PIB: PRESIDENCY MEETS NASS, PETROLEUM MINISTRY, NNPC, IOCS
Hopes for reforms of Nigeria's oil industry with the passage of the Petroleum Industry Bill (PIB) has been rekindled with a meeting of relevant stakeholders on the drafting of a new version of the bill. Stakeholders are meeting to draft a new PIB that would be forwarded to the National Assembly for consideration soon.
Chairman of the Senate Committee on Petroleum Resources (Upstream), Senator Emmanuel Paulker made this known at the weekend in Abuja.
At an interactive session with the committee last Tuesday, Petroleum Minister, Mrs. Diezani Alison-Madueke requested a closed-door session on the PIB which she described as 'highly topical and very sensitive.'
Speaking in an interview at the weekend, Senator Paulker dismissed fears that the PIB is dead in the National Assembly and that a cabal in the oil sector had hijacked the bill.
His words: 'That the PIB is not in the National Assembly does not mean the Bill is dead. It would be re-introduced. As the Chairman of the Petroleum Resources (Upstream) Committee, I'm aware that no sooner than later, each committee would work with similar committees and the NNPC to see that this Bill is re-introduced.'
'As I mentioned earlier, the PIB is an executive bill. Definitely, in any system, when you are introducing any bill, there must be consultations among the stakeholders. You just can't throw in a bill in the waters and keep it like that. There must be consultation and I think that would take place soonest.'
On fears of hijack of the PIB, he said, 'nobody can hijack the PIB. I was a close participant in the processes under which the PIB passed through to the Senate. No group can hijack that bill and being a reporter in the National Assembly, you know that when a bill gets to the Second Reading stage, it's open for debate. It would pass through scrutiny. It would even go to public hearing where Nigerians would make inputs. So, no group can hijack that type of bill.'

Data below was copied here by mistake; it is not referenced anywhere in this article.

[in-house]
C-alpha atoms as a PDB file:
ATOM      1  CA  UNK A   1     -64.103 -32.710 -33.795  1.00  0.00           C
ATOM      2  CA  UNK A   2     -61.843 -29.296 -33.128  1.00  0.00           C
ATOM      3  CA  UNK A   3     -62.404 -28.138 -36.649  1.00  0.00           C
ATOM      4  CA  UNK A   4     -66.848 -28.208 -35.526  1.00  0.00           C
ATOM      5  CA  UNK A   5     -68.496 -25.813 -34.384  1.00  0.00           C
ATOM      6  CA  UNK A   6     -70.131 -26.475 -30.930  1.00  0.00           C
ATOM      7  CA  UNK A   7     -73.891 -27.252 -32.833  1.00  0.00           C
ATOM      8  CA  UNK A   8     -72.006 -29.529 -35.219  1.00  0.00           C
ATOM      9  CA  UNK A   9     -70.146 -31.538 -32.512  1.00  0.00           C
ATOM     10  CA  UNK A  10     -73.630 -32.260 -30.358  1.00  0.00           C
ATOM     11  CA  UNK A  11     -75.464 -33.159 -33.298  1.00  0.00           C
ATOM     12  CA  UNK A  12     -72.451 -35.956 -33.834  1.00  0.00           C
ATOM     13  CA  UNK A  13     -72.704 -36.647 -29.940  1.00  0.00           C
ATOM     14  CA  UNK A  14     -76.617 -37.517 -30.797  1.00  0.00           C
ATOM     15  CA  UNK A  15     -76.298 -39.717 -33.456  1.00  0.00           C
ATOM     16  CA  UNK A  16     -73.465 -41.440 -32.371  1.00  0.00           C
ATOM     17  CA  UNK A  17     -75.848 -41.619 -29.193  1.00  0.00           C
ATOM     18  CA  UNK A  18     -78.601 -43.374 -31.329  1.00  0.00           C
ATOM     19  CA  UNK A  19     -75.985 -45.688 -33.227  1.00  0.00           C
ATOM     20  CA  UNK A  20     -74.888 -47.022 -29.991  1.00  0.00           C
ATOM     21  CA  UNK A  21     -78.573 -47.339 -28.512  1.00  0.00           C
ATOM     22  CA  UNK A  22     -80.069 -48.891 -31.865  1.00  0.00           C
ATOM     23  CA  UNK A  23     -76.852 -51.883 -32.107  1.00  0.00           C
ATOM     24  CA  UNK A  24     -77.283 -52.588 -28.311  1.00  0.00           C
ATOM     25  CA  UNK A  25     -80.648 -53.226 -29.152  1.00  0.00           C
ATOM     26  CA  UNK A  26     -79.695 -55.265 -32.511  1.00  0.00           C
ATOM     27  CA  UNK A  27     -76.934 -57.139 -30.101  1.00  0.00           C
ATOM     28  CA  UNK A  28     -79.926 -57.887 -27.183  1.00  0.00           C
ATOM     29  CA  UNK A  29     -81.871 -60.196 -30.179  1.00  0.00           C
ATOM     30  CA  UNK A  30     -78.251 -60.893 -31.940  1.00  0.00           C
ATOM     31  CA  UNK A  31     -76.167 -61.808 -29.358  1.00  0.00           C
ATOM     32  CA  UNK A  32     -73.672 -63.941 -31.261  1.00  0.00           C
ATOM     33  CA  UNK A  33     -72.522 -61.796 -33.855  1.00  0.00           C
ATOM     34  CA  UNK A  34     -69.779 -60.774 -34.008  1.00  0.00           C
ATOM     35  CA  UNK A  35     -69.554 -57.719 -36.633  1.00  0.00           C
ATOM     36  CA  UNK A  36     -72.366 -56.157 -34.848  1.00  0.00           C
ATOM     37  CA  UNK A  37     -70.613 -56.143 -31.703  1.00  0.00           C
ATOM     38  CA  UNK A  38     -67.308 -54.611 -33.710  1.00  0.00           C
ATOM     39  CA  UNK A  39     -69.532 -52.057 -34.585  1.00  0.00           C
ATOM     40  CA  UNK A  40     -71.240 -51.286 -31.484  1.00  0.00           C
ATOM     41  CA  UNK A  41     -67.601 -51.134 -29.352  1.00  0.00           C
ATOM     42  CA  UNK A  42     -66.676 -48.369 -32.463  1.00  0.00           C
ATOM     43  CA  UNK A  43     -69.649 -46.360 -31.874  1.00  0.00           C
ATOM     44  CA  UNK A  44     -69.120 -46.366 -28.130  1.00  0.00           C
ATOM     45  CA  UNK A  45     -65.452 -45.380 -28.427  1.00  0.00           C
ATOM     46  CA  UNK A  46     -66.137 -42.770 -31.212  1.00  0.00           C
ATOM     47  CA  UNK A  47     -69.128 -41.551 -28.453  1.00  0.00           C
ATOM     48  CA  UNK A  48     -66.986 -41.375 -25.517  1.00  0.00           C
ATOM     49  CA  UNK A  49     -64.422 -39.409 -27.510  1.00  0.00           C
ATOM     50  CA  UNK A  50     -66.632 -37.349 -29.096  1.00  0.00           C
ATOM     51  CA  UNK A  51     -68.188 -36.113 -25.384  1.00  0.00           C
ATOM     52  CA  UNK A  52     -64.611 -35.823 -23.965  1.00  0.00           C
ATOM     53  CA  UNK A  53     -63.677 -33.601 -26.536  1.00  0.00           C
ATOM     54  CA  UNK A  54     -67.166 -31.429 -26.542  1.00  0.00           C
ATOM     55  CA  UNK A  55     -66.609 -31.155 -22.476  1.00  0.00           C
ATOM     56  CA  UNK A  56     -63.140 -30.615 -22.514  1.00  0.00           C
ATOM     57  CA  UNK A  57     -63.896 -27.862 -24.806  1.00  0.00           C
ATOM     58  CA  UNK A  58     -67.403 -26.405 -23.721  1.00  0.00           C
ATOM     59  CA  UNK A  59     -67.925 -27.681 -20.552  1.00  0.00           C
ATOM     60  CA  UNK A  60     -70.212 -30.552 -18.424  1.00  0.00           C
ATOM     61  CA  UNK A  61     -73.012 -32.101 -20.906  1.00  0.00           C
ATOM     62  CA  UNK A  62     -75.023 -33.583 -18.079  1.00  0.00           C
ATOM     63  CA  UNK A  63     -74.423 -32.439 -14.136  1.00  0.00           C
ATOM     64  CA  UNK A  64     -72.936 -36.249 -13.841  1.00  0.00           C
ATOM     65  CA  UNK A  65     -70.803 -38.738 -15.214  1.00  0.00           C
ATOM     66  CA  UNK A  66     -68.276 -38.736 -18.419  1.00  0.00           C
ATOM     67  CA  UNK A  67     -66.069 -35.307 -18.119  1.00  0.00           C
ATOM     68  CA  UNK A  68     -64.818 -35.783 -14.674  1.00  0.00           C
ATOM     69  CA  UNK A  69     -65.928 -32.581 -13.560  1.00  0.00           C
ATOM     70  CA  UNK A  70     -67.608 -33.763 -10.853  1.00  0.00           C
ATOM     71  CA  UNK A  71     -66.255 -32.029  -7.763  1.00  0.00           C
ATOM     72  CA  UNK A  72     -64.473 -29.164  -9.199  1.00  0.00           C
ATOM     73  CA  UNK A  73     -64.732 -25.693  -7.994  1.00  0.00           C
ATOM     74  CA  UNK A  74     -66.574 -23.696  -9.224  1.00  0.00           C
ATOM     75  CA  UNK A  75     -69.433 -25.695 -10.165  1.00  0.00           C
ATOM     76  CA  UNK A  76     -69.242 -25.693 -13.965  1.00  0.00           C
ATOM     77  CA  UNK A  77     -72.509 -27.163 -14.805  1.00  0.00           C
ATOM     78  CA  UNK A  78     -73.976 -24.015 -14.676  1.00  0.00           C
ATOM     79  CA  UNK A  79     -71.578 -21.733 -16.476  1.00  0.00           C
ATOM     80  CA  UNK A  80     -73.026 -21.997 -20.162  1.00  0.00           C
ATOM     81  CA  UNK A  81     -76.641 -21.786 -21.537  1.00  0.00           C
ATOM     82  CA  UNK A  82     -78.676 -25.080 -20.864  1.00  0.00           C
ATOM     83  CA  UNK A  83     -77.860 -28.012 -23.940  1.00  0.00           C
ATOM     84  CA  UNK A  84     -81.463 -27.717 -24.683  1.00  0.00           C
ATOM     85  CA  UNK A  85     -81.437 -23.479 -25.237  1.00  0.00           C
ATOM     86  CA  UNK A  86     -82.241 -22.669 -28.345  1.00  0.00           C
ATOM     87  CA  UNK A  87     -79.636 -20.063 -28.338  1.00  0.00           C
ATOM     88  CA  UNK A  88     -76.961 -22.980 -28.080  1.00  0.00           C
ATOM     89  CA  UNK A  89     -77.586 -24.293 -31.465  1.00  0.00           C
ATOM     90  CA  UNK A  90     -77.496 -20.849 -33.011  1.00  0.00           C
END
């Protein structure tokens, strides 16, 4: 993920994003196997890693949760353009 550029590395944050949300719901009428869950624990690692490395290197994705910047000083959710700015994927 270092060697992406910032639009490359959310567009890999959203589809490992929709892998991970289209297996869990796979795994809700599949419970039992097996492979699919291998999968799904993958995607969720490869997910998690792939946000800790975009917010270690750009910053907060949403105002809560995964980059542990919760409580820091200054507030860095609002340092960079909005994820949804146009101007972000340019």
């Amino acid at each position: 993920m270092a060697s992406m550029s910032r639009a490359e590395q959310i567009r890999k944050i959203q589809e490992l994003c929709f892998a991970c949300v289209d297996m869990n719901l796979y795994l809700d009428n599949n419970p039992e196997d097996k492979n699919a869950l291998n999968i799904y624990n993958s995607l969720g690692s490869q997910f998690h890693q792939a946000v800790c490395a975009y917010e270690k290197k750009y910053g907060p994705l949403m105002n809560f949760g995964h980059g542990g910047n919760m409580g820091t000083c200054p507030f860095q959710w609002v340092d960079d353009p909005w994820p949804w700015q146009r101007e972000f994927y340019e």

'I have explained that the PIB borders on the fiscal regime. The fiscal regime, which is the tax regime, the bill tends to address the fiscal regime, tries to say, look, yes, maybe the oil majors have been paying one kobo, so to say, this is our feeling that this law has been in existence over the years and there's need for a review and if you are reviewing a law that borders on taxes for the past 10 years, there's the tendency that taxes would be increased and if you are the person paying, nothing stops you from saying that what you are proposing is just too high for me to pay. That's normal.'
He also dispelled insinuations that some International Oil Companies (IOCs) are moving out of Nigeria
'That's a misnomer. What happened was that through our interaction, we got the true position of Shell. Yes, Shell did some divestments of their investments in Nigeria which implies that they wanted to cede out part of their investments to local operators, more to local operators because they feel that maybe a marginal field is too small for them to manage and they are going into the deep waters, so, let them divest some of their investments and allow local operators to come and own them.
'They did explain, during our interactive session that that doesn't mean they are leaving the country. Infact, they are even investing more in Nigeria. They explained to us that Shell is not ready to leave the country.'
Late President Umaru Yar'Adua presented the PIB to the National Assembly in a bid to reform the nation's oil sector.